Heir-at-law:  A person legally entitled to inherit some or all of the decedent’s estate.  

Intangible personal property:  Property which does not have a physical form.  Such property is often represented by a paper certificate or statement (i.e. – stocks, bonds, bank accounts, etc.).

Joint Tenant (Or “joint tenant with right of survivorship”):  Someone who owns property with another person or persons. To be considered jointly held, the property must be designated with “and” or “or” and would not include the words “tenants-in-common.” (For example:  “John Smith and Mary Smith” or “John Smith or Mary Smith as joint tenants” would be considered jointly held.)  Joint tenants would have absolute right to the entire property should they survive the other joint tenant(s).

Lien:  A lien is a legal hold placed on property as security for payment of money owed.  For Inheritance and Estate Tax purposes, the lien does not allow any New Jersey real property or intangible personal property to be transferred to a beneficiary or the estate until it is released by the State.

Mutually Acknowledged Child:  A person who had maintained a child-parent relationship with another person (usually a non-relative or indirect relative) beginning before the child’s 15th birthday and continuing for at least 10 years.  Such a relationship, when proven according to criteria established by the courts, entitles the person to be treated as a Class A beneficiary for Inheritance Tax purposes only.  

Real property:  Commonly called “real estate”, this refers to land and/or physical buildings that are permanent structures attached to land.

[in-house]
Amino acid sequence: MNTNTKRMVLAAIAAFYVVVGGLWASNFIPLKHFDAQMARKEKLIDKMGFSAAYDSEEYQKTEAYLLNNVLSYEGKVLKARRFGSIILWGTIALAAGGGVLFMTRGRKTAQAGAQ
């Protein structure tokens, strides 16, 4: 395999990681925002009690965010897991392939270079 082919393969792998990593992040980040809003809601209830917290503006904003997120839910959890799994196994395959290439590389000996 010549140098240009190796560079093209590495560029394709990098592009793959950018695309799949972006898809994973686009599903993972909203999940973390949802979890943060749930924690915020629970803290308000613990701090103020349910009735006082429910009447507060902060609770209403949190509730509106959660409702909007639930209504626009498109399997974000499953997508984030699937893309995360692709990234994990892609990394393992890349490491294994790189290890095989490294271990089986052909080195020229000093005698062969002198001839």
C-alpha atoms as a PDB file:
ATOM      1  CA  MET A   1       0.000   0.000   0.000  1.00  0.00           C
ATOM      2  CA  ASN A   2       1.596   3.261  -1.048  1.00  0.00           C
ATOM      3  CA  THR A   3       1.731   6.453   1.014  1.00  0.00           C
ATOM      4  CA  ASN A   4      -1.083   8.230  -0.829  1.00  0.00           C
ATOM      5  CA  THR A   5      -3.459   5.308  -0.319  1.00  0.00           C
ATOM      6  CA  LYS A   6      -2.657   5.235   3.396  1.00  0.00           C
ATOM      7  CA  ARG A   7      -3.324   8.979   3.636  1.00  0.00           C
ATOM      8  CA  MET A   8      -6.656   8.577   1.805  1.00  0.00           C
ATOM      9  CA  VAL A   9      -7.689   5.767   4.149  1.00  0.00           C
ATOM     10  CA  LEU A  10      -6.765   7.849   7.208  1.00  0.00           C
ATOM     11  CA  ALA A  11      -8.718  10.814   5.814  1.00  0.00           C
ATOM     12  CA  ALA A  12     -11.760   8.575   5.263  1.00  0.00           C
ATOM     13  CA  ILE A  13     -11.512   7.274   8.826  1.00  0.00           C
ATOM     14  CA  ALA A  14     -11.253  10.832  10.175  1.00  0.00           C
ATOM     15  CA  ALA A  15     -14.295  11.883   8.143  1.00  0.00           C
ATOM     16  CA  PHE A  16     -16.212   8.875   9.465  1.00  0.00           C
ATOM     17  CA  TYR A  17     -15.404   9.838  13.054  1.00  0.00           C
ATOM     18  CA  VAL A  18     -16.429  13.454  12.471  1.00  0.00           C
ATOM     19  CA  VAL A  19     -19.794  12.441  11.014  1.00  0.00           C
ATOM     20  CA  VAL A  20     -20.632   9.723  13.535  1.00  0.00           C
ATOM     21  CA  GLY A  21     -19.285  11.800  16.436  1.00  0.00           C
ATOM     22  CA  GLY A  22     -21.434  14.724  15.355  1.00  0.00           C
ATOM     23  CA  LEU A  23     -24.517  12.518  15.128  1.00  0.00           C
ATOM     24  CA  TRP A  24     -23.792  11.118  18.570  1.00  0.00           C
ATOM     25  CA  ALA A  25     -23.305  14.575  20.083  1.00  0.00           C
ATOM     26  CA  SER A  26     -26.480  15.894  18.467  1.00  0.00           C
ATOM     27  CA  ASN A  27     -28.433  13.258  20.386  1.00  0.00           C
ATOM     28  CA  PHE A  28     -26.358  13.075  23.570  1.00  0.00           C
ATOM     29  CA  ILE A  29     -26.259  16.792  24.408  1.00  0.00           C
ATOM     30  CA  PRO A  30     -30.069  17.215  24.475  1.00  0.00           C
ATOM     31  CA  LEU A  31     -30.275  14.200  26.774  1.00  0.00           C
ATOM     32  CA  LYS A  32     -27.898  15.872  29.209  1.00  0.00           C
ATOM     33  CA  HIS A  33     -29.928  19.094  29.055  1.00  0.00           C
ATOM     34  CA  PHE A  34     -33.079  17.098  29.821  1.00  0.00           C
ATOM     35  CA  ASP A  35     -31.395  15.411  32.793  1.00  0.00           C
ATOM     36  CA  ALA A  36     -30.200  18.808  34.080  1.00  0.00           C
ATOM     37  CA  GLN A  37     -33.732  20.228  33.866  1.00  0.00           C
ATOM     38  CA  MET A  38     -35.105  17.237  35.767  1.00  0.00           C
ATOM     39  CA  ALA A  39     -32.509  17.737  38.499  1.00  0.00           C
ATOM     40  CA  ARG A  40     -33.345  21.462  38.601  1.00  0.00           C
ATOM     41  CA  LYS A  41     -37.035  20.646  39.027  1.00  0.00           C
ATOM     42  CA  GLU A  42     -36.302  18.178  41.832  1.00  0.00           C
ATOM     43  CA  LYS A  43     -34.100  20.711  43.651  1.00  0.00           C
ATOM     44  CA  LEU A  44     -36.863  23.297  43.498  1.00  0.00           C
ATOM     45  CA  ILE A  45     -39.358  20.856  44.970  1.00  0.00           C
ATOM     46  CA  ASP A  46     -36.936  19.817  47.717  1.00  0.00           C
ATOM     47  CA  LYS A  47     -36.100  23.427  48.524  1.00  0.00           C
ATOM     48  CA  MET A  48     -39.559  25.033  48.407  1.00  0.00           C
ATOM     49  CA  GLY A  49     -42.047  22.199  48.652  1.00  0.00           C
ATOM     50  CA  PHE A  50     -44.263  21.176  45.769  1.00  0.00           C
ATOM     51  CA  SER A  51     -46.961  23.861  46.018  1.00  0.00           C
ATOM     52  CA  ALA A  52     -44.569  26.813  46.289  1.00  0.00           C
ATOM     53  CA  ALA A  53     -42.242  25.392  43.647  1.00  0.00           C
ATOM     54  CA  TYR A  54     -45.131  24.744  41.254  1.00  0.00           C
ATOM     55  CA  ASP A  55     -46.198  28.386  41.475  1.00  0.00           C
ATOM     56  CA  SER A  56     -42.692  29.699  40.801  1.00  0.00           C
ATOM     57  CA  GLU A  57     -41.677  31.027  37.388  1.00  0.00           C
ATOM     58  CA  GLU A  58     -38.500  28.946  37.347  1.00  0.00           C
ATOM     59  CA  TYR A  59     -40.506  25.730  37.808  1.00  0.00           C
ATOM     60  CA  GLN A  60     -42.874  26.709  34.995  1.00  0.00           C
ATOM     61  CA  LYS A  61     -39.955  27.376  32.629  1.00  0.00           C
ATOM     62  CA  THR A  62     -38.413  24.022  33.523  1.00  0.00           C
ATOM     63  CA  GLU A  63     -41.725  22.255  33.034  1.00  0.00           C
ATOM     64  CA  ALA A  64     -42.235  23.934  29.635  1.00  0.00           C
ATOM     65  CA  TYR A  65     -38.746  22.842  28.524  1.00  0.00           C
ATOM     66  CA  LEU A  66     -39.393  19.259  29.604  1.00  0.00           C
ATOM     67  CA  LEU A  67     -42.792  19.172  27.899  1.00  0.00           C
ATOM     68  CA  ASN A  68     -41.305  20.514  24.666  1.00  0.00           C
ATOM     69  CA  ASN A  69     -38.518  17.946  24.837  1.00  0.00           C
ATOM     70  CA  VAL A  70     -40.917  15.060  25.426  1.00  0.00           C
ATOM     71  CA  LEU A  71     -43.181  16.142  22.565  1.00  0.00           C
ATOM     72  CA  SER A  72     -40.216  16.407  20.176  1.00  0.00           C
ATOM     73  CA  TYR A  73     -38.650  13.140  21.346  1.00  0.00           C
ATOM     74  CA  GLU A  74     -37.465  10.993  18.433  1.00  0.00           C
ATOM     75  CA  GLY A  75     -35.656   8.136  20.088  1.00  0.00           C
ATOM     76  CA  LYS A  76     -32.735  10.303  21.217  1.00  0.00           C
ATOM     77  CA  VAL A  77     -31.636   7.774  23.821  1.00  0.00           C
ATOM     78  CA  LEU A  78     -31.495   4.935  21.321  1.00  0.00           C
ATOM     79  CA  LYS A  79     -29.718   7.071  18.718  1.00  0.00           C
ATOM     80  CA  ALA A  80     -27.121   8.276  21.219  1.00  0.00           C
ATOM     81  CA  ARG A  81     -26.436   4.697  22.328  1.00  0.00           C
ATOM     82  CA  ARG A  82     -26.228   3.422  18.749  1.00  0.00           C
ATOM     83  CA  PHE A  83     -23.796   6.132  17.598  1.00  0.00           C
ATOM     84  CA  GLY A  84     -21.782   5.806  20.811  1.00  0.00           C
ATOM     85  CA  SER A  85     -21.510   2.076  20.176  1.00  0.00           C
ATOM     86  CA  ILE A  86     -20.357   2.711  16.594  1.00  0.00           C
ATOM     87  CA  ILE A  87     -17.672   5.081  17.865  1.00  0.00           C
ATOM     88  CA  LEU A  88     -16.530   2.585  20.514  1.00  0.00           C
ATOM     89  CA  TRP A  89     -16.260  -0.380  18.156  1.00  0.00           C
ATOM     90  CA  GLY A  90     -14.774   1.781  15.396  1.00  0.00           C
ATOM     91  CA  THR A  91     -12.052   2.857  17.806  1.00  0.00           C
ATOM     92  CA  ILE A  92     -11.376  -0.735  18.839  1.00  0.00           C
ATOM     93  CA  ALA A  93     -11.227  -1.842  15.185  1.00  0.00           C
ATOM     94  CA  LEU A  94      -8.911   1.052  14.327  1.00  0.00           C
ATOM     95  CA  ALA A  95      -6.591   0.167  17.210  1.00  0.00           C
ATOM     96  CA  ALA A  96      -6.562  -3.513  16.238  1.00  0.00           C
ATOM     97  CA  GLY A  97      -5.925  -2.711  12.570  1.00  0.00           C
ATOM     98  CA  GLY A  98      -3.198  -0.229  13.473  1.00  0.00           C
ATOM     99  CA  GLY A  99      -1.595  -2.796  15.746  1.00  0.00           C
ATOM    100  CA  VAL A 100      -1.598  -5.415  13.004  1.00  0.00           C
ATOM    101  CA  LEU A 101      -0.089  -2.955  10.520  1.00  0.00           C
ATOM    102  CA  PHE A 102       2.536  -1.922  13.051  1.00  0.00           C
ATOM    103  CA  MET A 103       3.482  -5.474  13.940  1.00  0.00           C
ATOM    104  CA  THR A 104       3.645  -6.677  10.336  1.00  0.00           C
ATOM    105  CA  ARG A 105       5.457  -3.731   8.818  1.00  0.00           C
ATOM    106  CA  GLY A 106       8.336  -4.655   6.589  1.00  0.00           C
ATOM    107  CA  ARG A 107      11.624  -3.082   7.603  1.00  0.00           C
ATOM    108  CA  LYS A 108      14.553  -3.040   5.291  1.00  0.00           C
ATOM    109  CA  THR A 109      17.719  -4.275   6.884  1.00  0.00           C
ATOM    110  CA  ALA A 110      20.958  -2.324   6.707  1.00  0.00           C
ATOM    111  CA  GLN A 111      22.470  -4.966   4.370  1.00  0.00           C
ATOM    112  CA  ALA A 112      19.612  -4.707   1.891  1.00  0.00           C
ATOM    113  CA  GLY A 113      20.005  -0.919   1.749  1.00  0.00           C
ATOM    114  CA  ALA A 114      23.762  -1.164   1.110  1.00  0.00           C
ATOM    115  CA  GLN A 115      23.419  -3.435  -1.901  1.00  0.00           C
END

Simplified Tax Method (Column A on Form IT-Estate):
For resident decedents dying before January 1, 2017

An alternative New Jersey Estate Tax filing method which primarily uses the New Jersey Inheritance Tax Resident Return (Form IT-R) to report the assets and liabilities of the decedent. This method allows the estate to forego completing the 2001 Form 706 as required under the Form 706 Method.  The net estate from the Form IT-R, plus certain assets that have to be added back (i.e. – assets which are not included for Inheritance Tax purposes, but are includible for the Estate Tax – such as life insurance payable to a named beneficiary), is used to compute the NJ Estate tax. 

This method may only be used if it produces a similar tax amount to the Form 706 Method (Column B) and may not be used if the estate is required to file a Federal 706 with the IRS.

Tangible personal property:  Personal property having physical form. (i.e. – automobile, boat, furniture, jewelry, etc.)

Tenants-in-Common:  Property (usually real property) held by two or more people, each with a separate share of the property and no rights to the others’ share(s). This is most commonly phrased as “John Smith and Mary Smith as tenants-in-common.”

Transferee:  A person to whom assets are or have been transferred.

Transfers: